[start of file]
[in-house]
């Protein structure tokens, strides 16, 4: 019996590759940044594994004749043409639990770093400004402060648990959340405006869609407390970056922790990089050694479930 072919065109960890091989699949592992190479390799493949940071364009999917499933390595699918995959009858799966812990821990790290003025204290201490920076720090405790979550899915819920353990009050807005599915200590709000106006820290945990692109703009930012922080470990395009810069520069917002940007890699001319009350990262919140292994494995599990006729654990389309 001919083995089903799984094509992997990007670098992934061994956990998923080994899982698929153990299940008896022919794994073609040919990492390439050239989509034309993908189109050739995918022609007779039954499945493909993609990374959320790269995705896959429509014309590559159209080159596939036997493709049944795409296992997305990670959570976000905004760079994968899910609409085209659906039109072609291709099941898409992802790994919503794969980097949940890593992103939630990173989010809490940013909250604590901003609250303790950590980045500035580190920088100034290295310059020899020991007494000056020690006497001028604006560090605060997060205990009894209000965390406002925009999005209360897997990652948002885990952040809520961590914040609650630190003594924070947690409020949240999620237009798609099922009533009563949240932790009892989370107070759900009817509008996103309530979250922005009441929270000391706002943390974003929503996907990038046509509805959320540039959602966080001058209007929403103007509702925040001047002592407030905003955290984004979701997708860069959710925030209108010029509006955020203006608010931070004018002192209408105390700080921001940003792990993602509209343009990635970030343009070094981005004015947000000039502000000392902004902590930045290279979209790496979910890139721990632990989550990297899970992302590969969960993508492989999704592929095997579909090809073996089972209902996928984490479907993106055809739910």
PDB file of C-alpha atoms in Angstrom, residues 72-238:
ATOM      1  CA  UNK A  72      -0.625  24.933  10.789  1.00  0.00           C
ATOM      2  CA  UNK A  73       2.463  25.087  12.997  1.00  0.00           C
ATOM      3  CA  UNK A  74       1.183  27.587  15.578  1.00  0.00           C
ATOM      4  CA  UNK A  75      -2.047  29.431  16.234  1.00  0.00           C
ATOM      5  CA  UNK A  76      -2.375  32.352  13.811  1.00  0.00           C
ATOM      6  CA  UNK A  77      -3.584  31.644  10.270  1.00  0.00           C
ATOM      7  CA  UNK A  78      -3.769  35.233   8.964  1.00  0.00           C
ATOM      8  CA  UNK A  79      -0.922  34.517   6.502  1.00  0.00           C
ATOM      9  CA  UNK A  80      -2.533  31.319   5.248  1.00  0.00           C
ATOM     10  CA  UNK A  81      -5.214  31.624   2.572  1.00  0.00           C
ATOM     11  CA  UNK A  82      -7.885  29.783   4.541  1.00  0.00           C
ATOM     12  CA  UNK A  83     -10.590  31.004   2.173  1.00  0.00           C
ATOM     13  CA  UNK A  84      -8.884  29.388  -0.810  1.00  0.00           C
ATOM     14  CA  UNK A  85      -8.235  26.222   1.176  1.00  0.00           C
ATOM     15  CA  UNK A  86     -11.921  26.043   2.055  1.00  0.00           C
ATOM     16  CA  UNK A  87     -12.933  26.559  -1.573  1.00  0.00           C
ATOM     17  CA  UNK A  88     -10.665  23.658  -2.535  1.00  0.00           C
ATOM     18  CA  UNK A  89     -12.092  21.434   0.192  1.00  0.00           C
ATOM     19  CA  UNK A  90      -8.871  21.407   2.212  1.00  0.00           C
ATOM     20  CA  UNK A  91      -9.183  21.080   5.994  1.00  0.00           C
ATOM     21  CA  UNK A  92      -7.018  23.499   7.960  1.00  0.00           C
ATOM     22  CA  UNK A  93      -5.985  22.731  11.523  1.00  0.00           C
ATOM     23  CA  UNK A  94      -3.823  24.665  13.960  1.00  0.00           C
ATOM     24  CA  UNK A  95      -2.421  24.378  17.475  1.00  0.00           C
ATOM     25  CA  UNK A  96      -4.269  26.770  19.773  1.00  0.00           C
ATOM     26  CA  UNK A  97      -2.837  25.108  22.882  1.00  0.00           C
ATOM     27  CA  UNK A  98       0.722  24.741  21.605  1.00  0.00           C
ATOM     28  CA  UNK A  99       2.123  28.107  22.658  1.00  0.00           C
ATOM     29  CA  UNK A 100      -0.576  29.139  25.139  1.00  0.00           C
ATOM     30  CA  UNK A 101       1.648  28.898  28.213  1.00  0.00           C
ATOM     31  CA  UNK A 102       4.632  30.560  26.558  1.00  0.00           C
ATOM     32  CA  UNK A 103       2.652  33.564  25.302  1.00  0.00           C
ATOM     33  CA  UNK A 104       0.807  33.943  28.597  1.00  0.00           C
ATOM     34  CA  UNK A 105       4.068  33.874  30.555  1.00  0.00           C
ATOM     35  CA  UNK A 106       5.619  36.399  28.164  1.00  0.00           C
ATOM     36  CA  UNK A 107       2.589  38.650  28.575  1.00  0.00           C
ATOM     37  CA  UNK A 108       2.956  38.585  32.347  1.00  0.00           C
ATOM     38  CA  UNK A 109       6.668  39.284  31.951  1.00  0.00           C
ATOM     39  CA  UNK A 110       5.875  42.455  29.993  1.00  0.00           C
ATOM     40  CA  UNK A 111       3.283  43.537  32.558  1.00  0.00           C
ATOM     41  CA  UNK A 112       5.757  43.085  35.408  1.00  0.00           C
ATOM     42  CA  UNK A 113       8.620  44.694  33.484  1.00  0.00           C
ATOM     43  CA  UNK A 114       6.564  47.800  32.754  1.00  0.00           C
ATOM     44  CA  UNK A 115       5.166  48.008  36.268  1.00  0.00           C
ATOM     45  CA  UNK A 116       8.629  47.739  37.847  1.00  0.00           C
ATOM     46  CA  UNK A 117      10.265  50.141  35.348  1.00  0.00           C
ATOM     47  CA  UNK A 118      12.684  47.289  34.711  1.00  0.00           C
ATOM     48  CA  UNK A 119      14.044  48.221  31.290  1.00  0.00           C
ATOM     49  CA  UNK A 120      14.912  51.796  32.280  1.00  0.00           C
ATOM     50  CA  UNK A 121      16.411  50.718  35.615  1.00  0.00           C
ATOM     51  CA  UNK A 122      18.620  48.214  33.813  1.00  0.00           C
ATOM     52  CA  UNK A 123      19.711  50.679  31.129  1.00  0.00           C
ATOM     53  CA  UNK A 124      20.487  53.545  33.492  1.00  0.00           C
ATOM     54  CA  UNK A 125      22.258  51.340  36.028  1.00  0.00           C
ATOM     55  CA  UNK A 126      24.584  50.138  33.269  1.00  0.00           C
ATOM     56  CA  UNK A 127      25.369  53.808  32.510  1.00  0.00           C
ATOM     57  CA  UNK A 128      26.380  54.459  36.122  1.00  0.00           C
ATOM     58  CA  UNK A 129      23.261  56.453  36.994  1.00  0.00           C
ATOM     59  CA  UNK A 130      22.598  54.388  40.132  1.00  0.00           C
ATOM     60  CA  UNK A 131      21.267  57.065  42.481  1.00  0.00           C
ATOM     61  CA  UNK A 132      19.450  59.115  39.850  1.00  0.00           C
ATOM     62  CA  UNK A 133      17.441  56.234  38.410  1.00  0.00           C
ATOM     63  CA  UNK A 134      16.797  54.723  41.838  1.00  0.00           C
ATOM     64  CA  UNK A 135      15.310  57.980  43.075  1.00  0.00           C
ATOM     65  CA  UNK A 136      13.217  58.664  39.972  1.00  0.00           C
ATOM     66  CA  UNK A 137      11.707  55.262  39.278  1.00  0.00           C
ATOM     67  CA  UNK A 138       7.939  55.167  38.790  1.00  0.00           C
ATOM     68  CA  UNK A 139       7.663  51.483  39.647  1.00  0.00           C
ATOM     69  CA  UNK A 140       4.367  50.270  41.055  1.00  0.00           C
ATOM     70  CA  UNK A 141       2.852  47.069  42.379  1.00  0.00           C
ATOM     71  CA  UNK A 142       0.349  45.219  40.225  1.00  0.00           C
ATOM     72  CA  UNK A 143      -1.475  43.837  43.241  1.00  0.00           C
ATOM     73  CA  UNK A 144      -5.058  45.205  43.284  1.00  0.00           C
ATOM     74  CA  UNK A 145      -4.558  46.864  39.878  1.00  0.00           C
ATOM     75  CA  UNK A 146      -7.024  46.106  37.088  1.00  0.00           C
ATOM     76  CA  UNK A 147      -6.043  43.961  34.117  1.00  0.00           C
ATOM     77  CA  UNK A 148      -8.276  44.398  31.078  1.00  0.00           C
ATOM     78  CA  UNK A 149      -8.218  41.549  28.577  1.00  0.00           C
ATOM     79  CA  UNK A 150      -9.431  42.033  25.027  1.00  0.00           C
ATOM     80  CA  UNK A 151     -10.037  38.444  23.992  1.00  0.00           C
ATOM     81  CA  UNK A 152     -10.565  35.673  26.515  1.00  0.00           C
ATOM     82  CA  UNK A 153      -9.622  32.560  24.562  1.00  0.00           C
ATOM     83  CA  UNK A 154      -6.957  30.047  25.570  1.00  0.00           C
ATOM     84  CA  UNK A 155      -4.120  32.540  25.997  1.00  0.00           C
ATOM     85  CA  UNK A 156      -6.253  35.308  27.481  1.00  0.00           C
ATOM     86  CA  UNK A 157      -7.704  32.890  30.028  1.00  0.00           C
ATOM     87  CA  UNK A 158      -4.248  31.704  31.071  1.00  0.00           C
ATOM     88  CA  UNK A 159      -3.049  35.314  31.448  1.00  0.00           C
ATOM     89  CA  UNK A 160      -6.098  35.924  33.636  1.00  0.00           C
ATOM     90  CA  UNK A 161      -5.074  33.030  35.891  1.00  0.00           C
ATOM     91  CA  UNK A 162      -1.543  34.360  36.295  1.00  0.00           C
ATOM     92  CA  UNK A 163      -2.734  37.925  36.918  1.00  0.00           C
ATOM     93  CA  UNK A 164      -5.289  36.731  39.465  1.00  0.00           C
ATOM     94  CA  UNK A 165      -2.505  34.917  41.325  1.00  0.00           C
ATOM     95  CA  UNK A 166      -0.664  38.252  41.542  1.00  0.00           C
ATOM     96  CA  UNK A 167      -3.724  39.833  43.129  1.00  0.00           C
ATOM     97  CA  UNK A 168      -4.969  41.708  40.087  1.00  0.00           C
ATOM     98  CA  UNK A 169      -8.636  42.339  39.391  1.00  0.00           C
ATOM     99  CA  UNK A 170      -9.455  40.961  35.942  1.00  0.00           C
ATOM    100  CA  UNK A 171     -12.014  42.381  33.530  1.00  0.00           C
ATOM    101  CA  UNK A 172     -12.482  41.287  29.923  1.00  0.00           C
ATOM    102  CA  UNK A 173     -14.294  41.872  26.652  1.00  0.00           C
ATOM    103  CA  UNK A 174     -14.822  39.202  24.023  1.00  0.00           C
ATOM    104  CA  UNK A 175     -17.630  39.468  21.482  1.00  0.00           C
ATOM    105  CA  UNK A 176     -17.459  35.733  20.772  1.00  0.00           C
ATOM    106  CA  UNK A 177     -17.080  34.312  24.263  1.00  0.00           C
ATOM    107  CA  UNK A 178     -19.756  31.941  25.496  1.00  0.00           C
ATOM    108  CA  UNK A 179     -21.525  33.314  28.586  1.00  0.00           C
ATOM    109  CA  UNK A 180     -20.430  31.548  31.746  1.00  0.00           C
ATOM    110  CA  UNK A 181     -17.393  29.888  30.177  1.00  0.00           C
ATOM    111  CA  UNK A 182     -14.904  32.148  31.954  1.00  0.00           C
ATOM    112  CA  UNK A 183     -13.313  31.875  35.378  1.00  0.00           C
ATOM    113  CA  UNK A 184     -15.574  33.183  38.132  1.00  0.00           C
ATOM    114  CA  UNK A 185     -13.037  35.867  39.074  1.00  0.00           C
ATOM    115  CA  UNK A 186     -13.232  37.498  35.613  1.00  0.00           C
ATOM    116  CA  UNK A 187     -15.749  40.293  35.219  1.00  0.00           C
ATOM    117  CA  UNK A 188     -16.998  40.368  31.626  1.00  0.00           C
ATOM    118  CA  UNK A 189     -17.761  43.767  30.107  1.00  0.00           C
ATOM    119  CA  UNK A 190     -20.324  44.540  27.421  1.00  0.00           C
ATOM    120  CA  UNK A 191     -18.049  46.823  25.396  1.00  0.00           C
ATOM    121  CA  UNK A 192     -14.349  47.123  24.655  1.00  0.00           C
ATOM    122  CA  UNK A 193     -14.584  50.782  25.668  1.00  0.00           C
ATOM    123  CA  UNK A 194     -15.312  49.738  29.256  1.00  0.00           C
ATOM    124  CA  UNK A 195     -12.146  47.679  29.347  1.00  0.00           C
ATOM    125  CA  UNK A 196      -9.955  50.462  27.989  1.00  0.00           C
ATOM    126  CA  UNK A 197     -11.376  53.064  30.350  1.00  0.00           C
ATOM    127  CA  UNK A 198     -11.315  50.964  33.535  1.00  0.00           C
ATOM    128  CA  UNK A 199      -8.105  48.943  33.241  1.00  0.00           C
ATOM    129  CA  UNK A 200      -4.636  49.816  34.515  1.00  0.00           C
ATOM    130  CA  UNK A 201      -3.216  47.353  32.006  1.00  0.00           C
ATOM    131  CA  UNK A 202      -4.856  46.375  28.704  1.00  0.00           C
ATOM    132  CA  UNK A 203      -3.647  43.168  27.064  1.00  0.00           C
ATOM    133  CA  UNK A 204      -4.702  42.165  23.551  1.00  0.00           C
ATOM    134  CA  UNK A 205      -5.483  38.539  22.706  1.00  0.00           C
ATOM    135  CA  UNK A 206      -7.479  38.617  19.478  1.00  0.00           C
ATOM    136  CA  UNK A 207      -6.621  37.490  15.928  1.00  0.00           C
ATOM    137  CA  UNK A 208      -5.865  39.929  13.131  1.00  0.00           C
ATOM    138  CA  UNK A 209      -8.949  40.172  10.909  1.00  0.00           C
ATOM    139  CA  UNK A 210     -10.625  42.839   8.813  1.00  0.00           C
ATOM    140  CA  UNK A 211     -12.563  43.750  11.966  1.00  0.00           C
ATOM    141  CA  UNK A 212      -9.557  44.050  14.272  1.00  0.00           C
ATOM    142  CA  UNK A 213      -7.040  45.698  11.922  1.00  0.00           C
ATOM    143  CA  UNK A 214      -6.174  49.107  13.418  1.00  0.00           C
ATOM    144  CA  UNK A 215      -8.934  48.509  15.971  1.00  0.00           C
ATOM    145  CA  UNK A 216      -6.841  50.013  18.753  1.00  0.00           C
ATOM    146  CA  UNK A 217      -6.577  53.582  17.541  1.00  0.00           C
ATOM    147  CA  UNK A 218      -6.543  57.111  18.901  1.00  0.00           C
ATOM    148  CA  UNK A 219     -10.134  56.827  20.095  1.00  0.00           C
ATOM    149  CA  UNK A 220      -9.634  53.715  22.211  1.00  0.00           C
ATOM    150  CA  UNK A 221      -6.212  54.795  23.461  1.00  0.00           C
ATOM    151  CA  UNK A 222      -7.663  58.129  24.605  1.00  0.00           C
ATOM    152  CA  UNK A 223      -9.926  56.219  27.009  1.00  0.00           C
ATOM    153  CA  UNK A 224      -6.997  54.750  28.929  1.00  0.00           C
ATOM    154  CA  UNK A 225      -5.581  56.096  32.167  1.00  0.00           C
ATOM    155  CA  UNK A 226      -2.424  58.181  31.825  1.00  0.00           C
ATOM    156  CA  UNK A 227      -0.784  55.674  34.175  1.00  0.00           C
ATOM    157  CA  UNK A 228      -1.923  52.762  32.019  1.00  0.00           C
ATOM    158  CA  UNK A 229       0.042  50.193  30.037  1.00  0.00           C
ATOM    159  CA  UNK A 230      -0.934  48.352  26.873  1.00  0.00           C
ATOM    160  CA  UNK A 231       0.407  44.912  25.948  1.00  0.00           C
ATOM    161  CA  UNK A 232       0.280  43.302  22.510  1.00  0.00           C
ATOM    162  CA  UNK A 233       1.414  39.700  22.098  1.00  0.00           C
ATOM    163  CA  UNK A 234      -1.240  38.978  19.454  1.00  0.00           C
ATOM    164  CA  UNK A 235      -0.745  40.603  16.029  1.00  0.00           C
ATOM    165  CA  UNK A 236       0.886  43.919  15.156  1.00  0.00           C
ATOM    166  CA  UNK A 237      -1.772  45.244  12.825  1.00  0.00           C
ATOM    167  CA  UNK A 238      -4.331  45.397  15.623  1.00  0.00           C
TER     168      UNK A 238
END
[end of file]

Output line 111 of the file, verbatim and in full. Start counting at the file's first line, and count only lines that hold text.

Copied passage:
ATOM    108  CA  UNK A 179     -21.525  33.314  28.586  1.00  0.00           C